Manal al-Sharif took a major stand for women last year when she defied the female driving ban in Saudi Arabia by posting a YouTube video of herself driving through the streets of her country. Her courageous act and subsequent jail time sparked a movement that has encouraged Saudi Arabian women to get behind the driver's seat.
Photo courtesy of Manal al-Sharif
Ai-jen Poo is an advocate for the "expendables" in this country, especially women, as the codirector of advocacy coalition Caring Across Generations and the director of the National Domestic Workers Alliance. Her hard work on behalf of others has resulted in New York passing the first-ever Domestic Workers Bill of Rights and an expansion of labor laws to protect more than two million home-care workers.
She's only 25 years old, but Samira Ibrahim has already inspired us all with her stand against male-dominated military forces in Egypt. After she was forced by Egyptian soldiers to take a "virginity test," Samira sued the military over the horrific experience. A judge ruled that virginity tests were illegal, but then last month a military tribunal acquitted the doctor who allegedly performed them. Samira's not done fighting, and she's not alone.
In 2009, political economist Elinor Ostrom became the first woman to win the Nobel Prize in Economic Sciences for her studies on the misuse of common property like air, water, and public spaces. At 78 years old, Elinor's work over the last 50 years has helped protect the Earth's resources by bringing to light the ways our society damages the environment.
The first female chief minister of West Bengal, Mamata Banerjee, has managed to make her way to the top in a highly patriarchal Indian society. And she's led her Trinamool Congress Party to end more than three decades of communist rule.
Planned Parenthood's President Cecile Richards is a well-spoken advocate for women's health and family planning. And in the midst of the war on women — as politicians and political groups attempt to defund her organization — Cecile is willing to fight for the reproductive rights of women.
As CEO of Brazil's Petrobras, Maria das Graças Silva Foster has taken charge in a male-dominated industry. Maria's the first woman to run a major oil-and-gas company, and she's so tough her nickname is Caveirao, Brazilian slang for armored police cars.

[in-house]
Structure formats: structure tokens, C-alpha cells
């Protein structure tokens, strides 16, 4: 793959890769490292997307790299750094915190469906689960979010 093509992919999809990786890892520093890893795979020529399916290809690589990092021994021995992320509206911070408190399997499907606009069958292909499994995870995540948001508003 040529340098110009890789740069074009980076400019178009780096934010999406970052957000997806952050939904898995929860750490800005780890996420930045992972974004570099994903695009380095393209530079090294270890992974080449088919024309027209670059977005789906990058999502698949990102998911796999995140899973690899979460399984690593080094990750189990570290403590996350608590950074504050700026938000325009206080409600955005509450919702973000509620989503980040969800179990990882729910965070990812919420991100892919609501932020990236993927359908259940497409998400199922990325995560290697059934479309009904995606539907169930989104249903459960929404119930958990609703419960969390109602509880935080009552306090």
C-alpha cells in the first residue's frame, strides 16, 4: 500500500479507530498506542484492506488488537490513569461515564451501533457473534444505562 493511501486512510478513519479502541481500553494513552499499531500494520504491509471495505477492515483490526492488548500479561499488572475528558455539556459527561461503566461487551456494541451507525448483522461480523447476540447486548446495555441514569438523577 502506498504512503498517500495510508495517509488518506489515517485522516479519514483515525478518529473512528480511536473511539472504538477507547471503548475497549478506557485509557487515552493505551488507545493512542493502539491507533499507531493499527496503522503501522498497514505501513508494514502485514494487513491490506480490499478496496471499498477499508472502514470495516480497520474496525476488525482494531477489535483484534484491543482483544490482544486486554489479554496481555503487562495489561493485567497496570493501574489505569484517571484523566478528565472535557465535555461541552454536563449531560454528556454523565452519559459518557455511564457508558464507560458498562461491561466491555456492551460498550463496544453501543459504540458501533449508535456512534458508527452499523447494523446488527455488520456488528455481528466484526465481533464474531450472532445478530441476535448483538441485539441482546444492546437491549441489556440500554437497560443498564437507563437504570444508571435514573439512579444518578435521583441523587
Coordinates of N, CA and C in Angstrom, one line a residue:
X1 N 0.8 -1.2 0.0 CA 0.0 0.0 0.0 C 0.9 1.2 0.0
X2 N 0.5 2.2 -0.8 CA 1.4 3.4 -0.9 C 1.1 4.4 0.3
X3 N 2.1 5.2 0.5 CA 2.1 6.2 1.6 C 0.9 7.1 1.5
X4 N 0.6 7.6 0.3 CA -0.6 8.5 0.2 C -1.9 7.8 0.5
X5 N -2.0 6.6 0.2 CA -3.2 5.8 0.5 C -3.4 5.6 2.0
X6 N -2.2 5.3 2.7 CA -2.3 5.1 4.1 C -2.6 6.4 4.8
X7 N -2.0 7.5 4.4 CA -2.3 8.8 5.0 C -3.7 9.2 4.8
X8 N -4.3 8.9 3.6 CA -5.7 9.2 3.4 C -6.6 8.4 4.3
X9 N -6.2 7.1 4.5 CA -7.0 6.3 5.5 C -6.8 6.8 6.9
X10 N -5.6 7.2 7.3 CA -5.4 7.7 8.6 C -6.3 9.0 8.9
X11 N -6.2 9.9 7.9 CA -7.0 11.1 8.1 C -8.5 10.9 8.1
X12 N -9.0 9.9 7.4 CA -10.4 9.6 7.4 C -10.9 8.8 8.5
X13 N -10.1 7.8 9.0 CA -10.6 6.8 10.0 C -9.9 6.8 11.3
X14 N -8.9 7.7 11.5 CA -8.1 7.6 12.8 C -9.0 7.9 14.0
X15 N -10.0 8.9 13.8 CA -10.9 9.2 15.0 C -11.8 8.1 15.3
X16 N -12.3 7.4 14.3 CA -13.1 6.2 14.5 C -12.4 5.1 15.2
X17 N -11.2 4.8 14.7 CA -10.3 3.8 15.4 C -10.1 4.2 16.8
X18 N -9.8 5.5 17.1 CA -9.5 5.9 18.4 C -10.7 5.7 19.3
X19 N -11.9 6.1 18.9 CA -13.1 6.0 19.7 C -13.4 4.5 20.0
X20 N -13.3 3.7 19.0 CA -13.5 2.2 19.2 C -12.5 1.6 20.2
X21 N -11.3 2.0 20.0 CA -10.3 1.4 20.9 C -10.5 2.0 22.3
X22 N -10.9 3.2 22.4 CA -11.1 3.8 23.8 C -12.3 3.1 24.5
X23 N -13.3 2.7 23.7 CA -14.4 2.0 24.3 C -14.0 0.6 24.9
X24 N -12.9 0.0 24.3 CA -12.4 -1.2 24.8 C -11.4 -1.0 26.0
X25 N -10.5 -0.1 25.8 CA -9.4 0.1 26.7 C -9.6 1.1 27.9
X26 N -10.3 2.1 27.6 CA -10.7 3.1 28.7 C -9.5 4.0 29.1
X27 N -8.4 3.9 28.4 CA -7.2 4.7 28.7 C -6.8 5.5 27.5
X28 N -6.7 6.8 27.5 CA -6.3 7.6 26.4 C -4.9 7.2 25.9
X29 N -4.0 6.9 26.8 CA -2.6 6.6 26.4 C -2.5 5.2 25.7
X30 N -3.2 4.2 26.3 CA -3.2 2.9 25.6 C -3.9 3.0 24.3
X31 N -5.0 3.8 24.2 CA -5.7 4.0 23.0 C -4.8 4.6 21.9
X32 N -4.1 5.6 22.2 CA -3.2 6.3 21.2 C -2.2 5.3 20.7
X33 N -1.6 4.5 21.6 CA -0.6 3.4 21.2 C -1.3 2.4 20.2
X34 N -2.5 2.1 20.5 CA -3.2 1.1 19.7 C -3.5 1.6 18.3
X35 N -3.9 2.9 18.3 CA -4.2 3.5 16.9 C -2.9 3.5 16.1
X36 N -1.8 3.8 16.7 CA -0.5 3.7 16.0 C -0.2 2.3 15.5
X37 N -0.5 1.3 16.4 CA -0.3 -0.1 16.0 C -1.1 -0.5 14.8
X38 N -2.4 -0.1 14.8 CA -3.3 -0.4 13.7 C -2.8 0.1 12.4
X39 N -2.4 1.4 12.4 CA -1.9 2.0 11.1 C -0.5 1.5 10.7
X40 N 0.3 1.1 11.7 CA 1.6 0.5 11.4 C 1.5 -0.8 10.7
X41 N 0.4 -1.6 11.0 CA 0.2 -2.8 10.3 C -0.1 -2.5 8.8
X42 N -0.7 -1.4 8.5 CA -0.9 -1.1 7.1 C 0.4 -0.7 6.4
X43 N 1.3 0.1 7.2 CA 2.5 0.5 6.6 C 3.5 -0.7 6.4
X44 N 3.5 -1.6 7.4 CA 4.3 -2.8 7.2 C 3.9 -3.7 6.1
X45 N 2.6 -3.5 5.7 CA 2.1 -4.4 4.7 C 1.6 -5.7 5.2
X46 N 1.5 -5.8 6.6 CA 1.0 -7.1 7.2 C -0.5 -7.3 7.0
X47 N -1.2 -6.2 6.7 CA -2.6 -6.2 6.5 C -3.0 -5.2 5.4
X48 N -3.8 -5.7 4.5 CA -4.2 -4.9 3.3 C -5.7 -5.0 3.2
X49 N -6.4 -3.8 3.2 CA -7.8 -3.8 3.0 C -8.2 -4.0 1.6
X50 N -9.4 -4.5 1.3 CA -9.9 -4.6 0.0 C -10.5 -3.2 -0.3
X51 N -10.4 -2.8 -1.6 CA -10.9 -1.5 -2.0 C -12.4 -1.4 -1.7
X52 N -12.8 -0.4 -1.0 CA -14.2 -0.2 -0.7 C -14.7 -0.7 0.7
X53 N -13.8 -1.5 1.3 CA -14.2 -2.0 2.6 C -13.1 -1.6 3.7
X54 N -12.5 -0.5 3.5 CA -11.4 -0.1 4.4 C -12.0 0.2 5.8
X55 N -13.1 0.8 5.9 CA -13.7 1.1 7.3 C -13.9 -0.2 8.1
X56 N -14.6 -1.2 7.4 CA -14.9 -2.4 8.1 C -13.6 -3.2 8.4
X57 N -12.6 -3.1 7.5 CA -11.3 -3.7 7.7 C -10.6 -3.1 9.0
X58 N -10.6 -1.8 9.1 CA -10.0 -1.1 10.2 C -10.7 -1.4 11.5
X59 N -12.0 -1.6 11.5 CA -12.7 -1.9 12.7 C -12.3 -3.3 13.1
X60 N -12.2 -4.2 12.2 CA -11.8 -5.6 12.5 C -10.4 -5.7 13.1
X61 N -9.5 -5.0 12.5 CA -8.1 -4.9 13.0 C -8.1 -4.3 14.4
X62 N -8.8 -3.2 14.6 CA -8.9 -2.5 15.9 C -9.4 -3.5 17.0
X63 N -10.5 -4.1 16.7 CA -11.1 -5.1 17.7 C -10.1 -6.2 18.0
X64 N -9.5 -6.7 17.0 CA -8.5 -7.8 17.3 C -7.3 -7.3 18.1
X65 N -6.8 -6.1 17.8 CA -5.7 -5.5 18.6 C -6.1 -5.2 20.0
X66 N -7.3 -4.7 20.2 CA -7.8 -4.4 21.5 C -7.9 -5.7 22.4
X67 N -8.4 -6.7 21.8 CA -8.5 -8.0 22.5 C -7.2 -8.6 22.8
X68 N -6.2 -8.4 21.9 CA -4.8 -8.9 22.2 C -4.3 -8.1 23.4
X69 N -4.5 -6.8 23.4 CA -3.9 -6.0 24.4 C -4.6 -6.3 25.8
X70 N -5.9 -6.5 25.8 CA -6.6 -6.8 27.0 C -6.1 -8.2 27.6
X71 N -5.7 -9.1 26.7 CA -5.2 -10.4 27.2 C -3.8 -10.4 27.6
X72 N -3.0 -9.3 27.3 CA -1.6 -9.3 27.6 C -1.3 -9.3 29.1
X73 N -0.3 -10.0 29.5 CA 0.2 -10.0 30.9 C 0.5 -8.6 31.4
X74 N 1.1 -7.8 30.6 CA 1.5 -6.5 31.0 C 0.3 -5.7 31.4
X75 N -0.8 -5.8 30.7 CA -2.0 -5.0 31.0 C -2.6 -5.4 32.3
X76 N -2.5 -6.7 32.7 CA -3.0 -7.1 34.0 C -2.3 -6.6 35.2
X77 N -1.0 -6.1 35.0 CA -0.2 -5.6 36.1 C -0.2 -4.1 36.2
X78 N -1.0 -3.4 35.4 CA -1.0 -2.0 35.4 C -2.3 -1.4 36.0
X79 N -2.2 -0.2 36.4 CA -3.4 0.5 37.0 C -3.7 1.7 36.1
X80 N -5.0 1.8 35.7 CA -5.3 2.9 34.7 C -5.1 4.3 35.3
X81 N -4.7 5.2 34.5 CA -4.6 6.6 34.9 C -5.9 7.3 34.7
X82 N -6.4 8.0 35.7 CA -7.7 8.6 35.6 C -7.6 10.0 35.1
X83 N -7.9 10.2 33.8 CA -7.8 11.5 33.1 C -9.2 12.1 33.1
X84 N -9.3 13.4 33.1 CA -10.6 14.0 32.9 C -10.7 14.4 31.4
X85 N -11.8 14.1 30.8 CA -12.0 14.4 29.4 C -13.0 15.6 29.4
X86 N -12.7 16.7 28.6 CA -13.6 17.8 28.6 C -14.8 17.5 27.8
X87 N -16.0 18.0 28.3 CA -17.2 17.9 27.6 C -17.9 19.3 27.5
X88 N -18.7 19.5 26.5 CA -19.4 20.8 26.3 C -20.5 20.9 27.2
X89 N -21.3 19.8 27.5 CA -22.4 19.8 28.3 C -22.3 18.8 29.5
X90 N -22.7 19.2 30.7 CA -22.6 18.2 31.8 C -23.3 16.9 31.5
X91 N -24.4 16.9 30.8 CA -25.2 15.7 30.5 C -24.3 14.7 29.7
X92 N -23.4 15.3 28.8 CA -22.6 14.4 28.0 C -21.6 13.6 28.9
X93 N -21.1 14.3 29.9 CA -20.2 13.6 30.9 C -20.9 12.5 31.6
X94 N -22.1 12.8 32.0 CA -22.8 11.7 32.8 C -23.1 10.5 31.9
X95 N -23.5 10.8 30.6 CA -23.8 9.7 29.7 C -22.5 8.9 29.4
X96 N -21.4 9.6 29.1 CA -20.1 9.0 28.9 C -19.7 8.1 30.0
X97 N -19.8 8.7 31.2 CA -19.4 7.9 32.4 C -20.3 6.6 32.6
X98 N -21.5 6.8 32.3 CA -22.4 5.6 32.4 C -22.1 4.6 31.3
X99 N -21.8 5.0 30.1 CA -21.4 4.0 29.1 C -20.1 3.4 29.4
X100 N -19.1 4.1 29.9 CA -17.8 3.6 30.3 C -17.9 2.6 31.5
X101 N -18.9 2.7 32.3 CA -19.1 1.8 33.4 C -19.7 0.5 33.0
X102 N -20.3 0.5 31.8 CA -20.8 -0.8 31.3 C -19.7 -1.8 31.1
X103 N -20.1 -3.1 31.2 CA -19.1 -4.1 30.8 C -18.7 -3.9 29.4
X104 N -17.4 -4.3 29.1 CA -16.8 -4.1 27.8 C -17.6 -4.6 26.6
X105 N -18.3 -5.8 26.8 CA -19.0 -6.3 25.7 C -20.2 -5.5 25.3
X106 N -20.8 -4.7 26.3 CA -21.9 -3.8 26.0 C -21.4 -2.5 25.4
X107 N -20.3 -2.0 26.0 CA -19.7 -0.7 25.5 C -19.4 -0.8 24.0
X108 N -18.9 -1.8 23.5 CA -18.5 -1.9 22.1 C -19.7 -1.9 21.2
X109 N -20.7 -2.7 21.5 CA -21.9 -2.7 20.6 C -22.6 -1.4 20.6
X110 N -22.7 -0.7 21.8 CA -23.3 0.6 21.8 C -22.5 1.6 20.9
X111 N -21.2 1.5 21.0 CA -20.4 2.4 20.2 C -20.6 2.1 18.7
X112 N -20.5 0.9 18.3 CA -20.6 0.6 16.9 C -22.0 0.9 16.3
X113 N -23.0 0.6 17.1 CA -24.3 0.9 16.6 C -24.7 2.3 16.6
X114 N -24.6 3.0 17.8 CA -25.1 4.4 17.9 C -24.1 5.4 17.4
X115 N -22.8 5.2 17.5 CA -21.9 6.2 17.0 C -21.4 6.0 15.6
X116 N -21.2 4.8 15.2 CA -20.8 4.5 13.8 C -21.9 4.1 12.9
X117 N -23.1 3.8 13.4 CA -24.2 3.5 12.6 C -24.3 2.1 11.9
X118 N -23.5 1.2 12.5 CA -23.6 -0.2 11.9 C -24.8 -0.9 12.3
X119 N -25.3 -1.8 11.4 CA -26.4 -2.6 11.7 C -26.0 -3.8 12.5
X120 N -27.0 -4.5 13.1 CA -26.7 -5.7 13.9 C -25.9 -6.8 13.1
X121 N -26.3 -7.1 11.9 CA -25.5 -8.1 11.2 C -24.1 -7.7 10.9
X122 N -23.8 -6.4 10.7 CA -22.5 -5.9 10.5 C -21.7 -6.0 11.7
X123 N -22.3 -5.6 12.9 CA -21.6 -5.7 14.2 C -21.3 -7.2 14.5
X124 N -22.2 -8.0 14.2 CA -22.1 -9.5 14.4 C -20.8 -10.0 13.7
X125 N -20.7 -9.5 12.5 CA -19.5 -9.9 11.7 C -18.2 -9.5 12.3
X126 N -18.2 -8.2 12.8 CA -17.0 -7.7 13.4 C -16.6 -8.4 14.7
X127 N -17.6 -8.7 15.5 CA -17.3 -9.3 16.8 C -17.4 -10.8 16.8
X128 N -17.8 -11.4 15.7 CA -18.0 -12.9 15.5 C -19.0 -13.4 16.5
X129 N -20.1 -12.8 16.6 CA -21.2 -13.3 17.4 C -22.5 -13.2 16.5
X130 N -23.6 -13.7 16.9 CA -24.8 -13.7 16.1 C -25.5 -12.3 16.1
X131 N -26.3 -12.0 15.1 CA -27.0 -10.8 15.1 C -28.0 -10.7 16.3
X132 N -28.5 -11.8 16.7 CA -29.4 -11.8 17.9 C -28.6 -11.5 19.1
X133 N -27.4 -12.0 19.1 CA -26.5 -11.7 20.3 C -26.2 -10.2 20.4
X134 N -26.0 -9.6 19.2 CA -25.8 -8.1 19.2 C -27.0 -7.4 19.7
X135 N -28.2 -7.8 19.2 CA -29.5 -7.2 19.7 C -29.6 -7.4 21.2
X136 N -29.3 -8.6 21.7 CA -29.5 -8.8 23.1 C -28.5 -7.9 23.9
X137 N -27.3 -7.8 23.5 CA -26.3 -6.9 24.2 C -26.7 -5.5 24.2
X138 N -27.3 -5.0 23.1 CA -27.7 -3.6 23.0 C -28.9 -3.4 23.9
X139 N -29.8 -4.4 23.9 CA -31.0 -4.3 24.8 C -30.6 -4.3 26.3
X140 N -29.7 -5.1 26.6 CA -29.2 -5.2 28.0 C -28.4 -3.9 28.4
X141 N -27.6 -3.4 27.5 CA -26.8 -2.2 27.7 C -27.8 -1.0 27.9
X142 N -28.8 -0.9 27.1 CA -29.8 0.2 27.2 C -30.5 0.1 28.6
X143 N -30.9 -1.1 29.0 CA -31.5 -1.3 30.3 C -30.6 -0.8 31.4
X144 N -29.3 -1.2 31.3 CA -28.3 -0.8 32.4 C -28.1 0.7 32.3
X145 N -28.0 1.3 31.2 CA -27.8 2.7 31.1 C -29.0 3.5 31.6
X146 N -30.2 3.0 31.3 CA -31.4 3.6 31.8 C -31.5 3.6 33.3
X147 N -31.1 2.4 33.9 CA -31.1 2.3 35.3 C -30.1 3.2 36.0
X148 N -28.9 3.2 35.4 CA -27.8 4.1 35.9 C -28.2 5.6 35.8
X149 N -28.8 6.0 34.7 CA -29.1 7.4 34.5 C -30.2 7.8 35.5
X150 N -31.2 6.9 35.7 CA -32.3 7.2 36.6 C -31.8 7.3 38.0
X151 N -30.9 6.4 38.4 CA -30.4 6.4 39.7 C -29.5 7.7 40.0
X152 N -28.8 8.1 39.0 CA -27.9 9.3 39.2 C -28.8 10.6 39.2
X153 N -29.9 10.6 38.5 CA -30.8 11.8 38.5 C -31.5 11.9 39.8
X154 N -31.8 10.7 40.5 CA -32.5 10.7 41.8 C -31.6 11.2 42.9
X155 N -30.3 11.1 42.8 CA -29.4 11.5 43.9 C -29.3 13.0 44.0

Cami Anderson has taken on children's education in this country by reforming the system in New York City's District 79 and beyond. Having exceeded expectations in the district by raising student achievements, graduation numbers, and GED completion rates, she's now continuing on her mission for change, bettering the lives of future generations.
French lawyer Christine Lagarde is the first woman to become managing director of the International Monetary Fund, and in her previous position as France's finance minister she led the country through the financial crisis. With her impressive background, some even believe she could become the first female president of France!
In 2006, Portia Simpson Miller became the first woman to be elected prime minister of Jamaica, and she was just reelected in December. And she's devoted to getting civil rights for the homosexual community, which is a daunting task considering the country has a history of violence against gays and lesbians.
Amidst the violence of the Kandahar province in southern Afghanistan, Maryam Durani is taking a stand with her radio station dedicated to women's issues. Despite numerous assassination attempts for being outspoken regarding the treatment of women in her society, Maryam has persevered. And in March, Michelle Obama and Hillary Clinton presented her with an International Women of Courage award.
Award-winning novelist Ann Patchett took matters into her own hands when she noticed a lack of independent bookstores in her hometown of Nashville. In a story that seems straight out of You've Got Mail, she took on the corporate bigwigs by opening her own small bookstore, Parnassus Books, which harkens back to the days before Kindles and iPads.
In June, Fatou Bensouda will take office as chief prosecutor of the International Criminal Court (ICC), becoming the first African woman to lead an international tribunal. She's on a mission of justice, hoping to prosecute those responsible for genocide and war crimes, including the Lord's Resistance Army leader Joseph Kony of the Kony2012 campaign.
Brazil's first female president is Dilma Rousseff, and before that she was the first woman to become chief of staff of Brazil. Dilma has been jailed and tortured in her fight against the military dictatorship, but it hasn't stopped her quest to stop social inequality and injustice in her country.
As an undocumented Latina woman with an electrical-engineering degree, Dulce Matuz, 27, is the face of a generation of hardworking student immigrants. And she's willing to do whatever it takes to fight for her fellow undocumented students, organizing protests and even being arrested in the process.
Source: Facebook User Dulce Matuz Undocumented
Pakistan won its first Oscar with Sharmeen Obaid-Chinoy's documentary Saving Face, which brought awareness to the country's acid-related violence against women. Her film is a moving and educational look at the survivors of acid violence, and it's become a campaign that gives a voice to the voiceless.
Last year, Ginni Rometty made history in the tech industry when she became the first female CEO of IBM. The 30-year company veteran is committed to corporate responsibility and boosting small business.
Photo courtesy of Asa Mathat / Fortune Live Media